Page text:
Upgrades and talents add features, perks, and abilities to the individual characters that help with your playstyle. Whether you choose stealth with a side of stealth, or just a bit of stealth with sneakiness, you always have the option to avoid the full-on action that will get you instantly killed and sent back to a checkpoint you unlocked 30 minutes and three rooms full of enemies ago.
The upgrades and talents feel less like choosing a build for your RPG character, and more like selecting a loadout before a stealth-enforced mission. You’re never locked into an upgrade or talent path for future missions, only for the one you start moments after choosing your loadout. During gameplay there are no options to respec, and there is no option to go back to the upgrade and talent screen from before a mission and choose a different build.
This is one of the reasons I’m disappointed that there is no mission select or even a new game plus. There are mostly hidden options that you see briefly, and you never have the autonomy to spend time on your character build outside of the pre-mission screens that you can’t ever return to. The story and dialogue also feature branching narratives, which, frankly, affected nothing outside of the text screens that counted as exposition.
The gameplay frustrations I had were wrapped up in the fact that your character is squishy, and checkpoints are rare. One single-use checkpoint per floor within levels with usually two floors means that you can lose a lot of progress when dying, and dying is easy. When you get spotted, enemies are incredibly aggressive, incredibly fast, and often kill you in seconds. Sometimes an ability can rescue you from such situations, more often than not you don’t even have the option to run before you get the death screen.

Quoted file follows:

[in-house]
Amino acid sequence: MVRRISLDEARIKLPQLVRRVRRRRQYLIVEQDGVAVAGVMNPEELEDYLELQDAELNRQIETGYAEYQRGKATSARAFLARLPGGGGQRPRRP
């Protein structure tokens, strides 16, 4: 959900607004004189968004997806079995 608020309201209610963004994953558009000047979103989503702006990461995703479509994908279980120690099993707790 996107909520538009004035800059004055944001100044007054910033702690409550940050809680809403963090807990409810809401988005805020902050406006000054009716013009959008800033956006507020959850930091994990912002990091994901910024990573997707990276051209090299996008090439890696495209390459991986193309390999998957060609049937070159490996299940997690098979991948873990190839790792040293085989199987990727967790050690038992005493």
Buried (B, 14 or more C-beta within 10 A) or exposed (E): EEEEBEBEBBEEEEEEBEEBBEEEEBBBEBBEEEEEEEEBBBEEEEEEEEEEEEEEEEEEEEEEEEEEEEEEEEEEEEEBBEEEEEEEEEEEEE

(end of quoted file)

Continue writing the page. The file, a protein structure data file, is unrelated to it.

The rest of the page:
Yes, stealth games are often like this. Failure to sneak around properly is punished, but remember that this game has “action” advertised on the box. Fighting back only ever resulted in death for me and, depending on the preceding moments, the loss of a lot of progress.
The next section comes with a caveat: I played this game on the pre-release version. There is a patch coming around launch for PC and PS4, with Xbox One and Switch following “as close to launch as possible”. I played on PS4, and the performance of the game was abysmal. Keeping in mind that this is a three-man development team and that this is pre-release, I wanted to factor in that this is not necessarily the end result everyone else will experience.
However, the patch has not dropped by the time of writing, and therefore I can only comment on and score what I have experienced. My below score factors in my overall experience with the game. Unfortunately the performance issues (incredible frame drops and the occasional crash) flavored my already frustrating time with the game. Hopefully the patch sorts out the performance issues, but the shortcomings in terms of mechanics and level design will stay baked-in.
It’s difficult to reach this point of the review and think that I have any positive feelings toward Disjunction, other than the relief I felt when I finally rolled credits. However, I think that this is a good first project for a three-man studio. It’s obviously far from perfect, not completely broken, and I had some fleeting moments of fun with the game. However, my overall impression after playing it for a week solid is frustration.
Hopefully Ape Tribe Games address the performance issues sooner rather than later. If you had your heart on a good indie game for the end of January, you might find yourself disappointed with this one. With some more spit and polish and extra features, this game could be a gem.
* The product in this article was sent to us by the developer/company.